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    Author(s): Nicole M. VaillantElizabeth D. Reinhardt
    Date: 2017
    Source: Journal of Forestry. 115(4): 300-308.
    Publication Series: Scientific Journal (JRNL)
    Station: Pacific Northwest Research Station
    PDF: View PDF  (1.0 MB)

    Description

    The National Cohesive Wildland Fire Management Strategy recognizes that wildfire is a necessary natural process in many ecosystems and strives to reduce conflicts between fire-prone landscapes and people. In an effort to mitigate potential negative wildfire impacts proactively, the Forest Service fuels program reduces wildland fuels. As part of an internal program assessment, we evaluated the extent of fuel treatments and wildfire occurrence within lands managed by the National Forest System (NFS) between 2008 and 2012. We intersected fuel treatments with historic disturbance rates to assess the extent to which the program compensates for the disturbance deficit caused by fire suppression and with current wildfire hazard to evaluate whether fuel treatments strategically target high hazard locations. Annually, 45% of NFS lands that would have historically burned were disturbed by fuel treatments and characteristic wildfire, indicating that NFS lands remain in a “disturbance deficit.” The highest wildfire hazard class had the lowest percentage of area treated and the highest proportion of both wildfire of any severity and uncharacteristically high-severity wildfire, suggesting that an alternative distribution of fuel treatment locations will probably improve program effectiveness.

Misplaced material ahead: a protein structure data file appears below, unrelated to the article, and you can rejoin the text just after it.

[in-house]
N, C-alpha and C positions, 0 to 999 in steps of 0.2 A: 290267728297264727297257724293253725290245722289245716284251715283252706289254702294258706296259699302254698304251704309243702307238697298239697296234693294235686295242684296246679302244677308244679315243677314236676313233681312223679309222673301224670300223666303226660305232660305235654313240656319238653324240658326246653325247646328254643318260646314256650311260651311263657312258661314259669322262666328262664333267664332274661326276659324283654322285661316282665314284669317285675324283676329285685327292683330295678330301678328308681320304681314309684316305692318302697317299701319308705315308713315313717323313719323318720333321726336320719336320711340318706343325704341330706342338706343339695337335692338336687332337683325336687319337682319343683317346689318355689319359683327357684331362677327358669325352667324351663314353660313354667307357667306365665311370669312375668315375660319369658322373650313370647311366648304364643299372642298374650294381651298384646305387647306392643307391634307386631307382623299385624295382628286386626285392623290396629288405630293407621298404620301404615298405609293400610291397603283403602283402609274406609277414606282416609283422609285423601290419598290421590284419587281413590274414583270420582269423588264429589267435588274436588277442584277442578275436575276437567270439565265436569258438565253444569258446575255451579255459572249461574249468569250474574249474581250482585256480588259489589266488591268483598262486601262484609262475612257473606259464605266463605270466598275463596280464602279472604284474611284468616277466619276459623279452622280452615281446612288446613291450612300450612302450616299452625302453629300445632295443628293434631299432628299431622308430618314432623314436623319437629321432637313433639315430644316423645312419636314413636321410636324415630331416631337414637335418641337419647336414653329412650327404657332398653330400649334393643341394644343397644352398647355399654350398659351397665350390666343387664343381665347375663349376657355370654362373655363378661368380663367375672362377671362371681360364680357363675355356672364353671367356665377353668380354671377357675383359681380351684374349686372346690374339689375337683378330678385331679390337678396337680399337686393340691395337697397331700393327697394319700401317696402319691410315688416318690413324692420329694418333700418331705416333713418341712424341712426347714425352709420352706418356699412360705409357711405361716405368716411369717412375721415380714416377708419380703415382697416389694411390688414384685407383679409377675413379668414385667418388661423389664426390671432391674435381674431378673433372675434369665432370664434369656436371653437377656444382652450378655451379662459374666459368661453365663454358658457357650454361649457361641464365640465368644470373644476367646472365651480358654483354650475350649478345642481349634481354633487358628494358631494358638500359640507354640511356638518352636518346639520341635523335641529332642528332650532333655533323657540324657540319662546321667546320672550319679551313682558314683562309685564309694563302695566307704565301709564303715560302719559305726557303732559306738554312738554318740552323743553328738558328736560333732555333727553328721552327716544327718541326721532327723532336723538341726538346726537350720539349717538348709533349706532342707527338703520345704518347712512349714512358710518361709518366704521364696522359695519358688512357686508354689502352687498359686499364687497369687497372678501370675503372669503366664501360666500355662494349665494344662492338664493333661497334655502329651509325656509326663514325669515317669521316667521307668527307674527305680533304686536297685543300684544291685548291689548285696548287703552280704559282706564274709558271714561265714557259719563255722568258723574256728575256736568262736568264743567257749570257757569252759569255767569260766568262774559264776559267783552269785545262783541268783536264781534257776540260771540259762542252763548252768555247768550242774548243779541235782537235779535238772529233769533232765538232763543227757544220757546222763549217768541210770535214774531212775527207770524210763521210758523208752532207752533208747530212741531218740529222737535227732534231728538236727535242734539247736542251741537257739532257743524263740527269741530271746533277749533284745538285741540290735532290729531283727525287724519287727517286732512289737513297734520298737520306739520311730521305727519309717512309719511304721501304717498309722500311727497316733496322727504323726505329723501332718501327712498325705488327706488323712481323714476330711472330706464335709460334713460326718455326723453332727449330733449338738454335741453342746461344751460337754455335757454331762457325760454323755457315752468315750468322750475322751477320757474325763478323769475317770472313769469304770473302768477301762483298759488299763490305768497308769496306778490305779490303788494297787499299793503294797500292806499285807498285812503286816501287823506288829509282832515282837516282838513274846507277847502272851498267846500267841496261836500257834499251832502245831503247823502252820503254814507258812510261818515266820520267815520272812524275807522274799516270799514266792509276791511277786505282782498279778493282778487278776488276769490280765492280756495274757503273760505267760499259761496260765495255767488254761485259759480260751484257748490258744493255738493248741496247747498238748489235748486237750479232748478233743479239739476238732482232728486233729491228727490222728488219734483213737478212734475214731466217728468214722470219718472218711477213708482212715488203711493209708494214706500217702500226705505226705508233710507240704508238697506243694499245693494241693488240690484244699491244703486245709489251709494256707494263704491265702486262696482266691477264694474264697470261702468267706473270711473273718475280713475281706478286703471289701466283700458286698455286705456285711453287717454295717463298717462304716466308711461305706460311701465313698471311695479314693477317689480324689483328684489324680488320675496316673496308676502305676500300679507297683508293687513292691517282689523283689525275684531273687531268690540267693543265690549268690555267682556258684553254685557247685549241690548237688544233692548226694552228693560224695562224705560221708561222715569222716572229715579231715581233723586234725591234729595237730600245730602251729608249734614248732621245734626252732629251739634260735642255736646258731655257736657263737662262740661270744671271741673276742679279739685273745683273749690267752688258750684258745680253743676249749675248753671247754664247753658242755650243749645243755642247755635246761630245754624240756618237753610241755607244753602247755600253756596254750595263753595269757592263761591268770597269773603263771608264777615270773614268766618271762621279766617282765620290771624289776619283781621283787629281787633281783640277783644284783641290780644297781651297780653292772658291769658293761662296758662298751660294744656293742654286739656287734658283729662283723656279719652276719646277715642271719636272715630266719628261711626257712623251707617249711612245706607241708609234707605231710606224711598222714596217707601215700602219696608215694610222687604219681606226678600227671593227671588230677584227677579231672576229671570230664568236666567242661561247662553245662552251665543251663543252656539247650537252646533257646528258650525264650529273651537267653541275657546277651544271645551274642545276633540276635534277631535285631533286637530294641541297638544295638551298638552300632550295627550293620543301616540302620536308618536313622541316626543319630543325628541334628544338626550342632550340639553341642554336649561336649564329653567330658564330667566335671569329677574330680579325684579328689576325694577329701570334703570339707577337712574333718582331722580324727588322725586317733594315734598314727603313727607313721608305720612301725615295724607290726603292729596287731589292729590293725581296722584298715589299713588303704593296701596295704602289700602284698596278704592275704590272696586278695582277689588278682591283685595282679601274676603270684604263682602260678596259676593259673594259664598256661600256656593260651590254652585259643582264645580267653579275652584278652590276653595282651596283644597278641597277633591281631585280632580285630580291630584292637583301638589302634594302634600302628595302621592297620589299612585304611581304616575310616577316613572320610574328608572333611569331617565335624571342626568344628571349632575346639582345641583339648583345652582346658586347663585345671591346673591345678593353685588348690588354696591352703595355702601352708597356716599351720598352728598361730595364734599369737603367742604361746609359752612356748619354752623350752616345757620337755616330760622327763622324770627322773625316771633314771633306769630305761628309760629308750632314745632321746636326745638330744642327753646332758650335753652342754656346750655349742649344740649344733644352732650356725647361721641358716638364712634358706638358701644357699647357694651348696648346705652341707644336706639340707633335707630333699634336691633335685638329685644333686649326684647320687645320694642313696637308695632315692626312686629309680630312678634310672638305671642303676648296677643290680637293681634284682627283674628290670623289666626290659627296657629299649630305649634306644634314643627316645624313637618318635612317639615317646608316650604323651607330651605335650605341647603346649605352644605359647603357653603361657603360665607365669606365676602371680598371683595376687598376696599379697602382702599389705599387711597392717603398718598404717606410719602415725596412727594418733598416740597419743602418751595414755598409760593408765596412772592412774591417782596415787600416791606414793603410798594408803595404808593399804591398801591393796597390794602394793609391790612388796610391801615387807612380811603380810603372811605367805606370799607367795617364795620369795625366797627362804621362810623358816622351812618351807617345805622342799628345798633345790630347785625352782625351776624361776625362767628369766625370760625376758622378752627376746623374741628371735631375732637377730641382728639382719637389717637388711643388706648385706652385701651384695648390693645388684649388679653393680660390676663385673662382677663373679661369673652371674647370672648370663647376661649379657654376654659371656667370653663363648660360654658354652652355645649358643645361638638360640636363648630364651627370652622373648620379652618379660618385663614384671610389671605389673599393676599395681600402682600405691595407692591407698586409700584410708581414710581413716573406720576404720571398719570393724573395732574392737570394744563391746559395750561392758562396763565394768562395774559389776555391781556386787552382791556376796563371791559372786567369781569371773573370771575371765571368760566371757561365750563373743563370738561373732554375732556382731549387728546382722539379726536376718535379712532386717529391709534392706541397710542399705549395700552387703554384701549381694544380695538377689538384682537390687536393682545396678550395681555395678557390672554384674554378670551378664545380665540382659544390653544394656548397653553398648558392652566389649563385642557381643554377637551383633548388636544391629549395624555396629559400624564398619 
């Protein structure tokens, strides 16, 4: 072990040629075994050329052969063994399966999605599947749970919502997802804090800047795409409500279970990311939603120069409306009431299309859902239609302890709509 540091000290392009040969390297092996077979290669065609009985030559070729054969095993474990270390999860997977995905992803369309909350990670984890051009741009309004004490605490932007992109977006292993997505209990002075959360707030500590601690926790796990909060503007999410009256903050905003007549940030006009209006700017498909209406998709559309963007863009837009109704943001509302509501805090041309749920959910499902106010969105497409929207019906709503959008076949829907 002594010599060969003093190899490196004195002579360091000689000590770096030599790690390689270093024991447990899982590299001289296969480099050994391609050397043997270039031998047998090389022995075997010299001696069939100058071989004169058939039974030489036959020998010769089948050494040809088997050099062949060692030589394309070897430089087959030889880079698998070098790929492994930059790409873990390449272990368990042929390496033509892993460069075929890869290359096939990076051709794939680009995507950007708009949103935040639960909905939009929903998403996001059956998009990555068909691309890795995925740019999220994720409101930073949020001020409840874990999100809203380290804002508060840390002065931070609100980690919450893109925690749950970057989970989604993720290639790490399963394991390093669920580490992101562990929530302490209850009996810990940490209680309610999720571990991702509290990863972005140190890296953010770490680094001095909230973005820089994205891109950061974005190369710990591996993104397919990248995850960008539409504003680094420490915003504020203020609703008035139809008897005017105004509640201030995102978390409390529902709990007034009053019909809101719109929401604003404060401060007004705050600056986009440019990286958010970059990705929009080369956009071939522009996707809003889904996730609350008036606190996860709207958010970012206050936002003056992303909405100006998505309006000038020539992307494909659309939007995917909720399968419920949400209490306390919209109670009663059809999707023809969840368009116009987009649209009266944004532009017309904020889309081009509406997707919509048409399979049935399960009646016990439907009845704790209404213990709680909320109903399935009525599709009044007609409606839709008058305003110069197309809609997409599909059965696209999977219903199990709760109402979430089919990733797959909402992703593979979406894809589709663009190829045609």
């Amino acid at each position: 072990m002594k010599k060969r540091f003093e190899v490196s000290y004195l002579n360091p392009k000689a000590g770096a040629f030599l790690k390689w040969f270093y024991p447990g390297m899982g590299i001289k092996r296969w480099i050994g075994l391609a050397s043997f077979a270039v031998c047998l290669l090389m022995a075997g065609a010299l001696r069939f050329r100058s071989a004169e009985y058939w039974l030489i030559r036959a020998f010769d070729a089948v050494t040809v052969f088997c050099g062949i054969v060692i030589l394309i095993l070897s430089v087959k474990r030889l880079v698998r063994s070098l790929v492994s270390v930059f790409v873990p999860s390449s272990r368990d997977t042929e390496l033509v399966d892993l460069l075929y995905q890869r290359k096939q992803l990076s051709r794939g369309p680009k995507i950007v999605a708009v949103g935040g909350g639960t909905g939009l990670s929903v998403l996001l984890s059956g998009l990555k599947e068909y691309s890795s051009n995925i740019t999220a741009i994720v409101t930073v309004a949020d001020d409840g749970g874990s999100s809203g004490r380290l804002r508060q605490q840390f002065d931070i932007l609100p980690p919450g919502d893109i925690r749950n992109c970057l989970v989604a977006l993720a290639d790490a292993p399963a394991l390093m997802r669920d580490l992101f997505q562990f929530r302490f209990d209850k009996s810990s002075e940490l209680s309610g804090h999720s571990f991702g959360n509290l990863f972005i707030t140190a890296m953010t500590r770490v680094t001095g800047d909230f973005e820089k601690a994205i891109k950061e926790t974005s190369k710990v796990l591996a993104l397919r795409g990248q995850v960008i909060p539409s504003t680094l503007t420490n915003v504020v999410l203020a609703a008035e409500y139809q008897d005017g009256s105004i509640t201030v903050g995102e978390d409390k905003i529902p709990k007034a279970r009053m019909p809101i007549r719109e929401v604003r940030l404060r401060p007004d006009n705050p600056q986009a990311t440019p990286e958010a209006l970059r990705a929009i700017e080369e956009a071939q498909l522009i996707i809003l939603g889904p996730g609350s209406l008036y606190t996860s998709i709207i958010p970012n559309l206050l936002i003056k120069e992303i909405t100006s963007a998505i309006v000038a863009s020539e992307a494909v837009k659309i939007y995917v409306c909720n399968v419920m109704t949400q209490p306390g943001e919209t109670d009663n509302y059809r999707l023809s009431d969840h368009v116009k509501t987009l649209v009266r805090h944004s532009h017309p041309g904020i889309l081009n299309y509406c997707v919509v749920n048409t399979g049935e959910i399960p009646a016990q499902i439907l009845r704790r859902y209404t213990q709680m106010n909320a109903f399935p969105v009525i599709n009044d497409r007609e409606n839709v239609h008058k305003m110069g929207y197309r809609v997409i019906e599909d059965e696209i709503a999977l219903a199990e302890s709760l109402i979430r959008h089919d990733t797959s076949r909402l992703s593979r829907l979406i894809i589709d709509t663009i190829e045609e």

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    Citation

    Vaillant, Nicole M.; Reinhardt, Elizabeth D. 2017. An evaluation of the Forest Service Hazardous Fuels Treatment Program—Are we treating enough to promote resiliency or reduce hazard?. Journal of Forestry. 115(4): 300-308.

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    Keywords

    LANDFIRE, mechanical treatment, prescribed fire, resiliency, wildfire hazard.

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